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Frontrunner - 23rd June 2023



Frontrunner is also available as a podcast, so you can hear the latest from our traders while you're on the go. Listen below or subscribe to the report on Acast, Spotify, Apple Podcasts and Google Podcasts. The report this week is read by farm trader, Sophie Whiteman. 


  • Wheat prices up over 20%

From early 2023, speculative funds had built near record short positions in agriculture futures markets. The Chicago Board of Trade (CBOT) wheat market alone received over 120,000 contracts which is the equivalent of over 16 million tonnes. This process helped wheat prices decrease to multi-month lows at the end of May, but the current month has seen a price recovery.

Persistent dryness across much of the US corn belt and Northern Europe threatening yield potential, coupled with fears over future Black Sea supplies has led to a spell of short covering in futures markets and higher prices. The scale of the price gains has accelerated this week and CBOT wheat futures have now risen by over 21% since the beginning of June.

Concerns for US corn crops and their yield potential were highlighted on Tuesday evening when the United States Department of Agriculture (USDA) updated its weekly crop condition report. Condition slipped by six points to 55% rated 'good/excellent' which is the worst score at this time of the year since 1992. Illinois is one of the primary corn producing states where the crop condition is at just 36% rated 'good/excellent'. Adding to US crop concerns was a worsening spring wheat situation which has dropped nine points on the week to 51% rated 'good/excellent'. The USDA expects US farmers to achieve a record trend yield but that is now unlikely unless a spell of widespread rain arrives to aid the drought-impacted crops. We might expect cuts in US corn production estimates from the USDA next month.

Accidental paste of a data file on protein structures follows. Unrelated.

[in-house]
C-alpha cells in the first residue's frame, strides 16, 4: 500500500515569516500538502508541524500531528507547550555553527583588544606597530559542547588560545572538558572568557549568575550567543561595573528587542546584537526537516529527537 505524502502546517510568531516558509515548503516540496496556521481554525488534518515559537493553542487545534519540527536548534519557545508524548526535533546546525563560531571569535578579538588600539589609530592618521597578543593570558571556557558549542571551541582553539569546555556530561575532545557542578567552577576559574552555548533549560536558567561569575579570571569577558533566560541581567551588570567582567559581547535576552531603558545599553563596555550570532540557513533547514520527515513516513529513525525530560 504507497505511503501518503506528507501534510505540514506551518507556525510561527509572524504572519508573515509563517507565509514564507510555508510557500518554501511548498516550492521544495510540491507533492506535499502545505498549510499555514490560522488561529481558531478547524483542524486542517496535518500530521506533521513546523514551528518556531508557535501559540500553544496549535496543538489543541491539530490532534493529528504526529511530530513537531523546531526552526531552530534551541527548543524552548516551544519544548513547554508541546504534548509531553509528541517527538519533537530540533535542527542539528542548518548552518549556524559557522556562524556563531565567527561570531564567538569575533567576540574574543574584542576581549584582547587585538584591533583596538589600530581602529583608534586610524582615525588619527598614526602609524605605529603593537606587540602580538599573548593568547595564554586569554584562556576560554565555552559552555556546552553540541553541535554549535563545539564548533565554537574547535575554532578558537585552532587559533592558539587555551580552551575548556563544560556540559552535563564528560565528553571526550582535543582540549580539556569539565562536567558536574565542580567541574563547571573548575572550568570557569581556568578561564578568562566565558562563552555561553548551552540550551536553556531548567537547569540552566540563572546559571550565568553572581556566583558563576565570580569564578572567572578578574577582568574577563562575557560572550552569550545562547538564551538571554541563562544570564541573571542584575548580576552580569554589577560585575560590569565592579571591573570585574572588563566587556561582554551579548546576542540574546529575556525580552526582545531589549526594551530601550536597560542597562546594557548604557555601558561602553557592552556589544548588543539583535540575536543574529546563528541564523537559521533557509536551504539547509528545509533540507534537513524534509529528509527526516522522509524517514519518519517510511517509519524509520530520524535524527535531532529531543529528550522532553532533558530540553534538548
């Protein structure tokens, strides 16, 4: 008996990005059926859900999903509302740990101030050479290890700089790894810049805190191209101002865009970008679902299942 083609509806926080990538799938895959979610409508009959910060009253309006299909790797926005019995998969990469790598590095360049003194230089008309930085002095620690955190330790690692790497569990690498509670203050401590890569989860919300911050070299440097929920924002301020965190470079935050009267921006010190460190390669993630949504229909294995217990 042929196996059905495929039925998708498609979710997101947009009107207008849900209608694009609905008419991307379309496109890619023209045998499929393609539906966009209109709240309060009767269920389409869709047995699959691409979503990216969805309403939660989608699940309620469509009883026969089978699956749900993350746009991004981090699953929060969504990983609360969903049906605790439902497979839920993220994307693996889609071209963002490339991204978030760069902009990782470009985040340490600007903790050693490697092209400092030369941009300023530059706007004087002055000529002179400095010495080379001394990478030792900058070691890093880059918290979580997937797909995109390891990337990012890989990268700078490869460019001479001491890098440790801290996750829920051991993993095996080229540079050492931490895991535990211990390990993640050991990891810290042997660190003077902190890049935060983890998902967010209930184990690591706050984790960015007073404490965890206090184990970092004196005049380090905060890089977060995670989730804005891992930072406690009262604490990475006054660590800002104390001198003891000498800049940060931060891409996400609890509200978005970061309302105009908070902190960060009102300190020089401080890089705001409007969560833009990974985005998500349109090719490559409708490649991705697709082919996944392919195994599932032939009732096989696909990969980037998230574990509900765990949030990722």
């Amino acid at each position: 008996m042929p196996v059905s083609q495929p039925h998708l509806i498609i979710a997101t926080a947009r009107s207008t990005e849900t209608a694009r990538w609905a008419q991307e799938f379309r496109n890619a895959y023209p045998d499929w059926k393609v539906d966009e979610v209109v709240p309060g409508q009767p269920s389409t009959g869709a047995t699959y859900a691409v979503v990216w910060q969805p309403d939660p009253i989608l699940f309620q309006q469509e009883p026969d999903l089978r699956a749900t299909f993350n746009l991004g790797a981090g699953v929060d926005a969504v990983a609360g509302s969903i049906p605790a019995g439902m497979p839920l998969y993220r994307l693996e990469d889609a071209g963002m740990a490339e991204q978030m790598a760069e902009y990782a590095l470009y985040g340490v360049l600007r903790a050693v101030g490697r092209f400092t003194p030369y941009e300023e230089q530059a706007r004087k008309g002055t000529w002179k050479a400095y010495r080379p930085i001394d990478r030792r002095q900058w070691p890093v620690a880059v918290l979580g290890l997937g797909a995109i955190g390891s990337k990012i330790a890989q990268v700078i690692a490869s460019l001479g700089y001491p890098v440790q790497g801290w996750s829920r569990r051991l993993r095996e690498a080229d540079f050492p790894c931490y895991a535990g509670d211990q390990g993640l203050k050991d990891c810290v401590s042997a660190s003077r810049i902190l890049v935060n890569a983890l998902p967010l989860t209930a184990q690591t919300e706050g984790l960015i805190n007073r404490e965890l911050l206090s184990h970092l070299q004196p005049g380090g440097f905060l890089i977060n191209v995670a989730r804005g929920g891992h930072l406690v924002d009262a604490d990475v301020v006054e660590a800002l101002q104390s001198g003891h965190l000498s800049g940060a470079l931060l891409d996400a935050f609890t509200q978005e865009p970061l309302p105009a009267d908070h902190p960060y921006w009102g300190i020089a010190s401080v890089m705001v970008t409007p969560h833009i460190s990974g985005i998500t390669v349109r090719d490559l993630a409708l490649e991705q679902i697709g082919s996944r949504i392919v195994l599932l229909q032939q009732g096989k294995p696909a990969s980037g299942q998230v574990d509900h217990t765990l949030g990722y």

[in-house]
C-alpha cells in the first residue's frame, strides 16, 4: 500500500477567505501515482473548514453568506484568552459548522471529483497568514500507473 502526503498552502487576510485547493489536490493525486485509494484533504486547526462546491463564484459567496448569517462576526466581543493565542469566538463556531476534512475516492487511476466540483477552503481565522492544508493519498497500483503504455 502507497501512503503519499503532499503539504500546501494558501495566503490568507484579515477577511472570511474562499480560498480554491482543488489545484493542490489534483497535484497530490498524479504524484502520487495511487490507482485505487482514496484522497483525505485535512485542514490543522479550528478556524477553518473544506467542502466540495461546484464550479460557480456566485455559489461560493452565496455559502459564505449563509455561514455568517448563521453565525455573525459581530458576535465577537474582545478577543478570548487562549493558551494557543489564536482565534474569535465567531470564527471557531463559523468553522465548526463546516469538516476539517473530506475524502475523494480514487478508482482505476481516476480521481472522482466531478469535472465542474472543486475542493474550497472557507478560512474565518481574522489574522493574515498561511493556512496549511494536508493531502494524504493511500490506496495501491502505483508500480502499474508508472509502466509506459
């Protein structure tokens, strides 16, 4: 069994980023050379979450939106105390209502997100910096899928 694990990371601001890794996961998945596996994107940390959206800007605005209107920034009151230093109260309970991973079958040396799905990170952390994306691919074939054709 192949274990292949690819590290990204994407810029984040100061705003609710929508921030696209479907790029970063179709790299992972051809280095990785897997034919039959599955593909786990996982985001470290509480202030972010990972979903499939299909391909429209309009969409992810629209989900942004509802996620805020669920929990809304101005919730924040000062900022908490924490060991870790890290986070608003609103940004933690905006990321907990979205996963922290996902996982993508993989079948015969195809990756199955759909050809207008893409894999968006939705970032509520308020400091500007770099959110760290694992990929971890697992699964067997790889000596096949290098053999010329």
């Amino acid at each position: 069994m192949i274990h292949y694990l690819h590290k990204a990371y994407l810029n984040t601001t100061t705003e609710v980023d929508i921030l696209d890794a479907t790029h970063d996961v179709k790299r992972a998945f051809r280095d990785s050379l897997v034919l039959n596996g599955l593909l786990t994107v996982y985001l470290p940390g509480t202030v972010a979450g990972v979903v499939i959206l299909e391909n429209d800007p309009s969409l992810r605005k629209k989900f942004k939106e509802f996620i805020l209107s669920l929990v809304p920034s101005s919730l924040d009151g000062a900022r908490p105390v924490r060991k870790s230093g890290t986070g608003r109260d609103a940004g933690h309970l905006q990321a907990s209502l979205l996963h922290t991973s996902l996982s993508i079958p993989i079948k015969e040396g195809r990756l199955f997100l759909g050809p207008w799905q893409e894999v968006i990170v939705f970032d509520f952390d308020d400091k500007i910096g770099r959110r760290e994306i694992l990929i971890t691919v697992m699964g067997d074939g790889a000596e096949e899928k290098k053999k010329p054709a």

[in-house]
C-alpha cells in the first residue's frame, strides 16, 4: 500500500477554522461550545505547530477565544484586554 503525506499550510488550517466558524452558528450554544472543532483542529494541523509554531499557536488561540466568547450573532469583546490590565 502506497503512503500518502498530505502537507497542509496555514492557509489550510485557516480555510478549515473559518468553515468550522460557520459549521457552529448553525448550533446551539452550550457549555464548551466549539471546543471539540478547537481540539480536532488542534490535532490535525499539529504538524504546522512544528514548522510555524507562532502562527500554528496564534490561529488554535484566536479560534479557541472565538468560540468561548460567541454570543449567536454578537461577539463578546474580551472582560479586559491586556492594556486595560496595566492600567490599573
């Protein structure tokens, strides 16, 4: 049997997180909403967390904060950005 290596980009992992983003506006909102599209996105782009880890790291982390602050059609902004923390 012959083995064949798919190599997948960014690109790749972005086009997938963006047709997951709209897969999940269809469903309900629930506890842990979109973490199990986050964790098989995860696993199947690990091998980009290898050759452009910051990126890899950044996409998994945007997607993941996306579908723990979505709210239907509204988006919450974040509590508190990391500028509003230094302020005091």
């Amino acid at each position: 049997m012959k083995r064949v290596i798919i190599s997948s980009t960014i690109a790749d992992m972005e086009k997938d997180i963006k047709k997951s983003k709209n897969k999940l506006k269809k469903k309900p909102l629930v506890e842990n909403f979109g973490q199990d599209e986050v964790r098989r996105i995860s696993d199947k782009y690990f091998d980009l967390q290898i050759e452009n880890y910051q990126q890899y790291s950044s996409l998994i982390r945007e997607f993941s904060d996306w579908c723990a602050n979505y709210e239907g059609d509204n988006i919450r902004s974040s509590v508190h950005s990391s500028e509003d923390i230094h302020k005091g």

• Black Sea exports in question

Barely a day passes without the press reporting on Russia's latest comment regarding the Black Sea export corridor deal which needs agreement from all parties to renew next month. In recent months, the conflict between Russia and Ukraine and the potential interruption to Black Sea supplies has had a notable impact on wheat prices but, with it increasingly likely the deal will fail, the price impact is relatively small. This week, Russian officials said the 18th of July will be the time to end the grain export corridor deal, although the country did not rule out fresh talks with the UN. The UN has told Russia it can do nothing to resolve its grievances, such as western sanctions on their banking systems. Russia has reportedly said it is 99.9% certain it will quit the UN brokered deal.

Russia continues to offer wheat cheaply in world export markets, despite the rally in world futures wheat markets. This week Russian wheat was sold to Algeria at a low price of $261.50/t, including all shipping costs. The sterling equivalent of this is £204.50/t, at the time of the sales for wheat with milling quality.

  • UK prices up despite lacking demand

London wheat futures continued to rise this week following the sharp price increase evident in world grain markets. UK futures prices are up 15% from their end of May multi-month-low. Domestic consumer demand is extremely thin in the UK and UK wheat prices are struggling to compete on the export market. In addition, UK old crop remains heavy and it seems likely that a carryover of almost one million tonnes will remain as stocks exceed commercial demand.

Recent rain following a prolonged dry spell leaves an upbeat view for 2023 UK harvest yield prospects. The crop is reaching the USDA estimate of 15.7 million tonnes which adds to the burdensome domestic supply.


  • Southern EU barley harvest starts